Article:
DARTMOUTH, Mass. (WPRI) — It’s fitting that Paige Santos weaves survival bracelets, along with other creations.
A bit of at-home therapy for her struggling left hand has now blossomed into a confidence-building business for the Bristol Community College student.
Her success makes her giggle in a way that’s as unique as her business.
“It’s the para-giggle,” she said, punctuating that with another giggle.
Survival bracelets can be unwoven into a long cord for hikers and campers in case they need to pull themselves out of a precarious situation.
Santos understands surviving. She was born with cerebral palsy and has dealt with all sorts of mental and physical hurdles throughout her life.
The often physical pain was underscored by inexplicable taunts by classmates.
“I was so upset,” she recalled.
Some snubbed her.
“They would not include me in play at recess.”
The cruelest called her names.
“I hated going to school. No one wanted to be my friend.”
A short time after her parents gave her a bracelet-making kit as therapy for her left hand, a classmate asked Santos to make her one.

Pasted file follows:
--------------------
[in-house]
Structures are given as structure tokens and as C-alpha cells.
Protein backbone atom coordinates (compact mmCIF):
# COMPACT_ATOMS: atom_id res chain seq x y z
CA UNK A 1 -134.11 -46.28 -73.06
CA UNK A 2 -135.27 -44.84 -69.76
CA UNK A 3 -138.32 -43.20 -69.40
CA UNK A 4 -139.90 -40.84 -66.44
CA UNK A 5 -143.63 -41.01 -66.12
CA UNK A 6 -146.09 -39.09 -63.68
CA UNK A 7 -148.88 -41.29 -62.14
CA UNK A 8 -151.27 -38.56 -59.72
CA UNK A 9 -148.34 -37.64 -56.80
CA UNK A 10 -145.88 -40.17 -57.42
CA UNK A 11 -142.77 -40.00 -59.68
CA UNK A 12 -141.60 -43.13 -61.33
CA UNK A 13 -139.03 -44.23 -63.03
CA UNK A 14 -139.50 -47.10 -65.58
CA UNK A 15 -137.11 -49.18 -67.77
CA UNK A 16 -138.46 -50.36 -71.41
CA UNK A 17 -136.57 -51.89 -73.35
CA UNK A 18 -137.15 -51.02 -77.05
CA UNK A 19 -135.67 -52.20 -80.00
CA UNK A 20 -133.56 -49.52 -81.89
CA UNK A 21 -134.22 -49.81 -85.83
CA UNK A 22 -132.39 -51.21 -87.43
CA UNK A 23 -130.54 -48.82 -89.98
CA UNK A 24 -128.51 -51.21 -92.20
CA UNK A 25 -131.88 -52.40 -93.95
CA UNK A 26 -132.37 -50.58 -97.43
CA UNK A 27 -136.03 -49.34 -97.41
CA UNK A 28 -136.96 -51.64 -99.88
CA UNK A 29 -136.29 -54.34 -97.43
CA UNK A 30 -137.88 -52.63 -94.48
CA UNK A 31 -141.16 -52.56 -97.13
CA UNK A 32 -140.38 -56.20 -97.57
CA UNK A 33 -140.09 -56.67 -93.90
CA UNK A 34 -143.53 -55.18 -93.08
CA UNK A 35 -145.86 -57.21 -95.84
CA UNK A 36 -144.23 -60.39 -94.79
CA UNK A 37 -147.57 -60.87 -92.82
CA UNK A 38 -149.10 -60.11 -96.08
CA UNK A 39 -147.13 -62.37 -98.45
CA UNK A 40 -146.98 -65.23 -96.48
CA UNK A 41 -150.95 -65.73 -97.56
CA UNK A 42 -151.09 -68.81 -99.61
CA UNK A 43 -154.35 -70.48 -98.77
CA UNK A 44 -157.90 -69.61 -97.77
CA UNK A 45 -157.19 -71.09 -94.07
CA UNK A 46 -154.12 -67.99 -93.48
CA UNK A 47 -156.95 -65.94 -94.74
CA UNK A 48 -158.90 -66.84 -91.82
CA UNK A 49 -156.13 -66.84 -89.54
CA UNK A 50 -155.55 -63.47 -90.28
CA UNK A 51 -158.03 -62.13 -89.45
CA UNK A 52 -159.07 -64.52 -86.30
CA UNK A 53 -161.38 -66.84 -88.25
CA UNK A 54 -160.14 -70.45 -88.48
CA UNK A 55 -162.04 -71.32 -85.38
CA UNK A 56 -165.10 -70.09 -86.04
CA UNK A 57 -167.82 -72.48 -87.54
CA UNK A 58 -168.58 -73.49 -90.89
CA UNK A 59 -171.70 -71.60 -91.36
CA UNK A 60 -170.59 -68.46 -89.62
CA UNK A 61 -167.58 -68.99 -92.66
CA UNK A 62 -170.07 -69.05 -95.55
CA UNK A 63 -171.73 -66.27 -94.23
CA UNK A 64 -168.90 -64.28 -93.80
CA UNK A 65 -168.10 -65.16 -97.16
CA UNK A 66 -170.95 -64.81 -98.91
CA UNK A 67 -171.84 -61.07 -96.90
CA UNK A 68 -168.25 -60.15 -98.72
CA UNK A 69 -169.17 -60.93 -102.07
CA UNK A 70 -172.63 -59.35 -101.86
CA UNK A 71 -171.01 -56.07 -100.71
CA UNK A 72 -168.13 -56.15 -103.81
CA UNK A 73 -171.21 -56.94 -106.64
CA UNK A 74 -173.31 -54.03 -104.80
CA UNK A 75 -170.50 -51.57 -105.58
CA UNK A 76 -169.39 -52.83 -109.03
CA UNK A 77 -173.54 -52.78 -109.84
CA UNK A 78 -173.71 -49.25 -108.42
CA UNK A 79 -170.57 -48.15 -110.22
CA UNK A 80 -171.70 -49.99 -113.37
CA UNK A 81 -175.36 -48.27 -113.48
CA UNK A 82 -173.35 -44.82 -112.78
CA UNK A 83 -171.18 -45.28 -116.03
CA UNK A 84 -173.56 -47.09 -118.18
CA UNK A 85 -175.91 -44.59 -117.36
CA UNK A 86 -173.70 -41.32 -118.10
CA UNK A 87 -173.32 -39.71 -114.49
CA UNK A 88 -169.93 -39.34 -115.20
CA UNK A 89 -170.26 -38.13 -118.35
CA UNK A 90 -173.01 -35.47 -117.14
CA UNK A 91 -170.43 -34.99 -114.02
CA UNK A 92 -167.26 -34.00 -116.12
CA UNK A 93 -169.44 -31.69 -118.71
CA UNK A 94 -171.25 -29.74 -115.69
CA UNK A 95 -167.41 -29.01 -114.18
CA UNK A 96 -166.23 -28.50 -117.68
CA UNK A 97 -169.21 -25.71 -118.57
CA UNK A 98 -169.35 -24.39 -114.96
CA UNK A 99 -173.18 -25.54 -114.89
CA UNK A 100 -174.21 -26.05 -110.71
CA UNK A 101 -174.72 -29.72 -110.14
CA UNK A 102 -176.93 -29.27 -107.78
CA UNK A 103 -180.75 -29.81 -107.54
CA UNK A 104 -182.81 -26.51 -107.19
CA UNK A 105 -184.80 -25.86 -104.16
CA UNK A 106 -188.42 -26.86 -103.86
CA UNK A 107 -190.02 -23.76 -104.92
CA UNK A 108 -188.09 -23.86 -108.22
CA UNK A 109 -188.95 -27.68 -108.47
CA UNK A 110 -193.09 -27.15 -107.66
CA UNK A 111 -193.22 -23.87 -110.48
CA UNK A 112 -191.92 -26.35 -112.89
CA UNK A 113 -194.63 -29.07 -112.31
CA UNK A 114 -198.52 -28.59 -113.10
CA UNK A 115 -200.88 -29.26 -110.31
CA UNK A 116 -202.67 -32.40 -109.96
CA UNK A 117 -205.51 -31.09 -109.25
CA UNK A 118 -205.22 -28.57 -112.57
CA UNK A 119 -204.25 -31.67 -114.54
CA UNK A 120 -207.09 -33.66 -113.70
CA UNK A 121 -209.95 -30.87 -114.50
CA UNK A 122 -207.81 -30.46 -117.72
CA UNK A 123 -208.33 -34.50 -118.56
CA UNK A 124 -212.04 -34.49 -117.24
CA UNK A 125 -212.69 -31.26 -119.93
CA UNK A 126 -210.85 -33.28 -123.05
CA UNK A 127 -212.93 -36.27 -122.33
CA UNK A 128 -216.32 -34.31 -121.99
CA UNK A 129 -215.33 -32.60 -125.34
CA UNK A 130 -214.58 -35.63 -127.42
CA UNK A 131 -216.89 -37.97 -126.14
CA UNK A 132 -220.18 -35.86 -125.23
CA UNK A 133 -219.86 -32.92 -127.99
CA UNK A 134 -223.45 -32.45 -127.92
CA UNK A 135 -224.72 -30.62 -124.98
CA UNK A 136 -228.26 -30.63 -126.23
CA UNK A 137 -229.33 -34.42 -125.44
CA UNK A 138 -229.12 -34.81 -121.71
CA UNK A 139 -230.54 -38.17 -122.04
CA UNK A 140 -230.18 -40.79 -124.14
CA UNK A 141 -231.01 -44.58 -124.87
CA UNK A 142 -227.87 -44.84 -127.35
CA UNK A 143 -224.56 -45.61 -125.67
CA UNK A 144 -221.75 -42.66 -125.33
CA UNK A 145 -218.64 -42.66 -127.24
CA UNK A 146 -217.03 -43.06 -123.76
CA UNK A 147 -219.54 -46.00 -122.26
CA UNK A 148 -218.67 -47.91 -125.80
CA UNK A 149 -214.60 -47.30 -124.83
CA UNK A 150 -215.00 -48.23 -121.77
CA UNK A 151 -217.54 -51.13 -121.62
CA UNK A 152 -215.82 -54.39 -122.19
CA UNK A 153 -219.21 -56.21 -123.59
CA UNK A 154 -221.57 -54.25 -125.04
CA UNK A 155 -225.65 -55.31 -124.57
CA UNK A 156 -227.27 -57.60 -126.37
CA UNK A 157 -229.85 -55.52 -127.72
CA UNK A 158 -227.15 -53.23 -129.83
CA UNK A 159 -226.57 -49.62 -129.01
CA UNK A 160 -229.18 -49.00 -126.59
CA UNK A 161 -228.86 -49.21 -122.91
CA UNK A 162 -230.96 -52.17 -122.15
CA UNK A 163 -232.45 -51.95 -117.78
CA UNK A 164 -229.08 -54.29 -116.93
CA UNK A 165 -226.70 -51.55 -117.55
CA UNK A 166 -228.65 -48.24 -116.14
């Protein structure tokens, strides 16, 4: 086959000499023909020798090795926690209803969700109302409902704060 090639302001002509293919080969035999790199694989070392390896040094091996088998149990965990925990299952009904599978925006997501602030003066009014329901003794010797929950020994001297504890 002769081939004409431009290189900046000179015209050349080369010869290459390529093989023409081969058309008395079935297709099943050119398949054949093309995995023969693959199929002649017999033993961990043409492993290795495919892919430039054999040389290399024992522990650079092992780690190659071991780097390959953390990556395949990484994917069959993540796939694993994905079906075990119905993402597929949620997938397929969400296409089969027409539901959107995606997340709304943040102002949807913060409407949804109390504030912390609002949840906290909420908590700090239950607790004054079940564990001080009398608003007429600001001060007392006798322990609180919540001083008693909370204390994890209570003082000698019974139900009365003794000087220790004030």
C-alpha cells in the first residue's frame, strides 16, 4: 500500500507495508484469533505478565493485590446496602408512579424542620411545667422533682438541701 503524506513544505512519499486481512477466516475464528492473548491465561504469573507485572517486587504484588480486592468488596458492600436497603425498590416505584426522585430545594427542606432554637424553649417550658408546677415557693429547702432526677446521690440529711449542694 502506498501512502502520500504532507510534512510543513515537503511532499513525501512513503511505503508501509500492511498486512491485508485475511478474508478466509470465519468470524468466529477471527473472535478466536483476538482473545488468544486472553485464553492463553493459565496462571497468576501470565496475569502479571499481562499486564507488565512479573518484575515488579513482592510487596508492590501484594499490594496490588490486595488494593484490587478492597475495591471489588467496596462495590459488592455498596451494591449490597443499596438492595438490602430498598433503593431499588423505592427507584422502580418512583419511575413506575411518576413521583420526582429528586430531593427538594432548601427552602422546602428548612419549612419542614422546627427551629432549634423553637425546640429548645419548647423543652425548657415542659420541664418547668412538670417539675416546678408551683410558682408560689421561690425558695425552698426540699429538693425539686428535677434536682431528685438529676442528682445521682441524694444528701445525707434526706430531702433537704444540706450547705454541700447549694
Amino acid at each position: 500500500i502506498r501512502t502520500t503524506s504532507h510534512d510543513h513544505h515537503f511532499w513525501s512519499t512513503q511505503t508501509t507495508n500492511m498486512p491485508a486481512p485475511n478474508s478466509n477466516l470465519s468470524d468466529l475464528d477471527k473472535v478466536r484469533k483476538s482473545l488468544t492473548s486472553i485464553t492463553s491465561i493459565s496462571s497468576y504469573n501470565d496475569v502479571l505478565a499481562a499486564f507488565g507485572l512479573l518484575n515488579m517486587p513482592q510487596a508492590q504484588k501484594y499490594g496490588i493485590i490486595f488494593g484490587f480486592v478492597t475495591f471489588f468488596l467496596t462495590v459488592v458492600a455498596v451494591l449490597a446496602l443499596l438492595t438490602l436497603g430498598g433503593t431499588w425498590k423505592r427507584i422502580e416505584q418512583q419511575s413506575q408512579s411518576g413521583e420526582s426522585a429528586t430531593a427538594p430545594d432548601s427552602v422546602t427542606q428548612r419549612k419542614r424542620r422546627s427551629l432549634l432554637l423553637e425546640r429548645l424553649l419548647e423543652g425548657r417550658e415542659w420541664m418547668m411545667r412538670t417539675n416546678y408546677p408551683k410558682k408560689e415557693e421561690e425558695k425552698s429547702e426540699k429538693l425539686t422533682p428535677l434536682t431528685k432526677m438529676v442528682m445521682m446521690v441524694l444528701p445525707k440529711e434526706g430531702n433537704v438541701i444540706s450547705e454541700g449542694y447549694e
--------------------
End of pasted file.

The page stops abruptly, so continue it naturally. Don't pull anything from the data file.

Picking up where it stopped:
Soon, she gave away a second, a third, a fourth, with her mom realizing they couldn’t keep giving them away.
Now, about six years later, Paige’s Paracords and more, including keychains, doormats, and other custom items, are sold in 16 stores across the area.
Last year, she sold about $10,000 worth of merchadise created with her hands, with some help from her mom.
“Nope,” Santos said, grinning, when asked if she ever imagined that first bracelet would lead to profits. “I’m super excited. Ready to go to the next journey.”
Santos would tell you “the next journey” into the often brutal business world is nothing compared to what she’s been through.
“The business is helping my confidence because I’m out there and able to talk to people without getting criticized about how I’m talking, or how I’m doing things,” she said.
Santos said the struggle to find this path proved something she was always told.
“Ability versus disability,” she said. “Show your ability, not your disability.”
Her goal: An actual store, and maybe more.
“I’m excited,” she said with a “para-giggle.”